• 200804 Mar

    Yesterday, Dean Hachamovitch announced that IE8 will, by default, interpret web content in the most standards compliant way it can. This decision is a change from what they announced initially which prompted a huge amount of feedback (good and bad) within the web community.

    Dean goes on to mention that the change of heart was due to MS recently publishing a set of Interoperability Principles and suggesting that “…IE8’s default is a demonstration of the interoperability principles in action”.

    Full blog post

    You can skip to the end and leave a response.

  • Comments

    • 01.

      Cool stuff, that’s really a step ahead.

    • 02.

      No doubt Opera’s actions (anti-trust filing to the EU) had more swing than people will give them credit for…

      Good news, but still, why do we have to fight with MS to get them on the right path? I’ll keep the thanks & congratulations for their news of interoperating with SVG methinks.

    • 03.

      Its a very good decision, anyone who dont want standard mode should just remove the doctype :)

    • 04.

      Thank god, I was having nightmares already…

    • 05.

      Cool. I still think this backwards compatibility feature will make IE more bloated than it needs to be as it will have to maintain old rendering standards, but who knows, maybe it will work out.

    • 06.

      jive: it may make IE more bloated, but on the other hand, it may help speeding up its adoption rate (as fewer bad sites will be broken, thanks to the meta to force IE7 behavior, resulting in fewer people going back to an older version).
      So in the end, I don’t care whether IE8 is nicely optimized or bloated, as long as it can render valid pages properly, therefore making my life easier as a web developer. :p

    • 07.

      I think the most important thing to remember about this decision is that all sites will, by default, be rendered in IE8 using it’s standards compliance mode. The effect is that sites that have been coded poorly (for IE/7 exclusively) will break, and if I dare say it, those sites won’t have a ‘savvy’ web developer behind them that will be aware that the rendering type can actually be changed, to prevent his/her sites from breaking.

      My personal opinion is that if standards are going to continue to develop at the rate they are, MS would have had to sooner or later ‘bite the bullet’ and release a browser that is in line with other vendors in regards to standards compliancy – although it will break poorly coded sites, we as developers can’t keep on having to take additional measures to accommodate inferior browsers.

    • 08.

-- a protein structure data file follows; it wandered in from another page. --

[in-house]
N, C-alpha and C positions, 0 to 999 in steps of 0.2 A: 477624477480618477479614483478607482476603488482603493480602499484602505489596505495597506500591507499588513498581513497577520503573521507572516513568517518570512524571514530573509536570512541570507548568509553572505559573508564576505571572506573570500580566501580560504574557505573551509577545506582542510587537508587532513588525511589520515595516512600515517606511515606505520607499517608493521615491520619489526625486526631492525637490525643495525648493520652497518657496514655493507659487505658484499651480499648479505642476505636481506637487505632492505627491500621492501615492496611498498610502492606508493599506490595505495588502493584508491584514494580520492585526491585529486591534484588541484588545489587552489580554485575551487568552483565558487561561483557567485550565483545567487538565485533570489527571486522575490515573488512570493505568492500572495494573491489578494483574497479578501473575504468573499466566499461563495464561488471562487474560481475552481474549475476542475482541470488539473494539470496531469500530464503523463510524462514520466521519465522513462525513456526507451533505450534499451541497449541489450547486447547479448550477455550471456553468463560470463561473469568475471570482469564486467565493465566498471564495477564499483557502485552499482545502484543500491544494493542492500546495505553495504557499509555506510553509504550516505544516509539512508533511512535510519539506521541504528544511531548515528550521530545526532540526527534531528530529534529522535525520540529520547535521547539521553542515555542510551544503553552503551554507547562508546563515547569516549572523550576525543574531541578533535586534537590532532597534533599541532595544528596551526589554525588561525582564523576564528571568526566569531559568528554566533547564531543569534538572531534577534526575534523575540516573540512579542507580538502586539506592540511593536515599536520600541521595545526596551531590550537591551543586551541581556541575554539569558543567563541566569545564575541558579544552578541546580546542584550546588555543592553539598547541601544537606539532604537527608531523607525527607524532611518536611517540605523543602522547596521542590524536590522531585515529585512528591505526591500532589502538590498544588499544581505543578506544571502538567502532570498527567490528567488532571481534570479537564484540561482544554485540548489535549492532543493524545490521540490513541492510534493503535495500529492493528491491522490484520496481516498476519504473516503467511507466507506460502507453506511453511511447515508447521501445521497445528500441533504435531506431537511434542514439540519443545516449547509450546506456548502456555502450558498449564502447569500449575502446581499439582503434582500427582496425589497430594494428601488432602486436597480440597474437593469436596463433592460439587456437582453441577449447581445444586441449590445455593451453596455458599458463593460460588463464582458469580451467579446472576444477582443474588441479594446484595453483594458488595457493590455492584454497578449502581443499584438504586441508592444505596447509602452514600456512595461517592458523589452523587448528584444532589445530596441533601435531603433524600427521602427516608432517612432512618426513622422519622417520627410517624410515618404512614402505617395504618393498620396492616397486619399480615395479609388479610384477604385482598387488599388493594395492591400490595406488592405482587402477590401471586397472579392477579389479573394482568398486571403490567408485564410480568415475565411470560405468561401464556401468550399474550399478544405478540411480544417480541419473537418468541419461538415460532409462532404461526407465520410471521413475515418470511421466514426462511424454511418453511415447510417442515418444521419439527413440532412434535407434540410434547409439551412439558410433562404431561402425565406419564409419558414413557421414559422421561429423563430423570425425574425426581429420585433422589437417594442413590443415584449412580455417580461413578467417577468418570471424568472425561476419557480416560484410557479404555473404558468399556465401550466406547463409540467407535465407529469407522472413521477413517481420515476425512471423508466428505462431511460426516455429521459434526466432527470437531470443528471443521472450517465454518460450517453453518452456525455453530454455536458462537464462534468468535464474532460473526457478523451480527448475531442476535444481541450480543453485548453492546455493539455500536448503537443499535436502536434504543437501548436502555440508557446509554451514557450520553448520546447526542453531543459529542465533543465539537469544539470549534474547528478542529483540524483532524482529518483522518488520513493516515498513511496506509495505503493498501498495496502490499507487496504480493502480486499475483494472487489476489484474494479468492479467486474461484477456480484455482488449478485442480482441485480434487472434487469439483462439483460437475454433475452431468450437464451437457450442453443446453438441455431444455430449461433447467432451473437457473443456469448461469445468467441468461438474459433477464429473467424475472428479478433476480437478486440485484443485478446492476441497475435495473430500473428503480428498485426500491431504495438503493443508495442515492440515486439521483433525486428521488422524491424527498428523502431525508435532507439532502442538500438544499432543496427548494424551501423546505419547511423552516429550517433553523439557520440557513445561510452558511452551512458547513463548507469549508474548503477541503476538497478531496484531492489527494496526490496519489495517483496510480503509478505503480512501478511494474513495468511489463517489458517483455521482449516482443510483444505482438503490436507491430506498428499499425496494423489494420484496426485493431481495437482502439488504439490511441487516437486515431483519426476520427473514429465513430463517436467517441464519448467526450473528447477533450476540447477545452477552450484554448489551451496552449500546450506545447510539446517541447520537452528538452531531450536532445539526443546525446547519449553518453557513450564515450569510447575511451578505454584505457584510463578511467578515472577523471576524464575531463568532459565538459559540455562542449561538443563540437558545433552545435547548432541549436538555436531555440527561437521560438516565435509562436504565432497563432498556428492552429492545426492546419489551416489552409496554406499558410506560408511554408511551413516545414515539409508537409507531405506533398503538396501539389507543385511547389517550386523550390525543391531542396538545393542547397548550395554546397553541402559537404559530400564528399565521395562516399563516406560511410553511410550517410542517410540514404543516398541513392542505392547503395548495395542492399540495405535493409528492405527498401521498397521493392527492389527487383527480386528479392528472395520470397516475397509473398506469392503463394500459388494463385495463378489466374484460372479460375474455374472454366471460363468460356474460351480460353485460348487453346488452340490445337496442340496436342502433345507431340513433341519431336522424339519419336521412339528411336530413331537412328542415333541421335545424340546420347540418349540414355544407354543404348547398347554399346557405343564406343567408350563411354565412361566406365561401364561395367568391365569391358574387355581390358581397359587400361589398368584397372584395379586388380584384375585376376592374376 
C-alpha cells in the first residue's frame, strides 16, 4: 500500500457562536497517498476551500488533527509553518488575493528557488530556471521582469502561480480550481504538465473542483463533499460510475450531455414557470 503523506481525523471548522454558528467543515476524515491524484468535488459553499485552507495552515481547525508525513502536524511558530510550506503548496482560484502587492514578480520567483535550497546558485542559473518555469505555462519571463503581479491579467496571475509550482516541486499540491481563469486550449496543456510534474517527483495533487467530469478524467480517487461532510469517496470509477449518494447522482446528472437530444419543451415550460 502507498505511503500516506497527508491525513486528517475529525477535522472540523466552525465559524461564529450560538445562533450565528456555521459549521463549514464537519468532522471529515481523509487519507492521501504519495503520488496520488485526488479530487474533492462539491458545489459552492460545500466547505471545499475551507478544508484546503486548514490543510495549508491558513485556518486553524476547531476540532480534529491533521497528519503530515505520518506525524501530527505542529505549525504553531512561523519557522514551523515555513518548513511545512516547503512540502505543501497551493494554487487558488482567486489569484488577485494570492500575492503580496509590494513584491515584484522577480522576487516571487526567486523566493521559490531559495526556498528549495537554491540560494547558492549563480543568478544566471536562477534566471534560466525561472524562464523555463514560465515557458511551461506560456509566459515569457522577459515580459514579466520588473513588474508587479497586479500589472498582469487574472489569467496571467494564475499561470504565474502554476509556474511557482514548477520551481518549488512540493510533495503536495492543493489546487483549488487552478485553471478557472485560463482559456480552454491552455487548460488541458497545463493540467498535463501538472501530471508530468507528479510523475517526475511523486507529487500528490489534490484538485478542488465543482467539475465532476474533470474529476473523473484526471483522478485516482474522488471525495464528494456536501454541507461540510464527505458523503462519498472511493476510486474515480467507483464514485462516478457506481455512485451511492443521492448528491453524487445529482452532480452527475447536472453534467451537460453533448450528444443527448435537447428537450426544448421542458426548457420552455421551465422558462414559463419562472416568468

I am glad to see that IE is taking a step in the right direction, my only concern would be them not going far enough. Hopefully they fully embrace this and develop a browser that can compete with what Opera, for example, is doing as far as standards compliance goes. As mentioned above, if sites break in a modern standards compliant browser then they were obviously poorly designed to begin with.

      I think it is very exciting to see browsers start to embrace standards and I definitely look forward to the future of design when there will no longer be any need for hacks or bloated code just to get the job done.

      I hope IE does not fall short on this, I really don’t think they can afford to considering what other browsers are doing, despite having the market share dominated at this point, they are not a favorite of designers, and I think it is time they acknowledge that and make the necessary changes, I am glad to see they are stepping in the right direction, now we just need to see how far they actually go.

    • 09.

      I tried the beta version of IE8 today. I was surprised to see that every little bit more complex site I’ve created had some small rendering issues. I always use XHTML Strict 1.0 when I code my pages and validate them, but still there were a few errors, even on a page that validates as XHTML 1.1. Either these errors are bugs in the browser, after all it’s only beta, or I’m doing something wrong when writing my code.

      Anyway, I didn’t even know IE8 was being developed until a week ago or so, I think IE7 was a great step forward (haven’t so far had to use any hacks to make sites look like they’re supposed to) and it seems like IE8 could actually be in the same league as Firefox, Opera and such.

    • 10.

      @Sam: “Either these errors are bugs in the browser, after all it’s only beta, or I’m doing something wrong when writing my code.” Leave your code as it is- at this stage (Beta Pre 1) in it’s life-cycle, I’d only recommend using the browser for evaluation purposes. The guys at IE8 will no doubt have a lot of bugs to fix between now and when it goes to general release.

      My personal opinion is that IE8 won’t even be close to Opera/Webkit etc in terms of CSS support, even when it does goe to RC.

      Please let IE prove me wrong!


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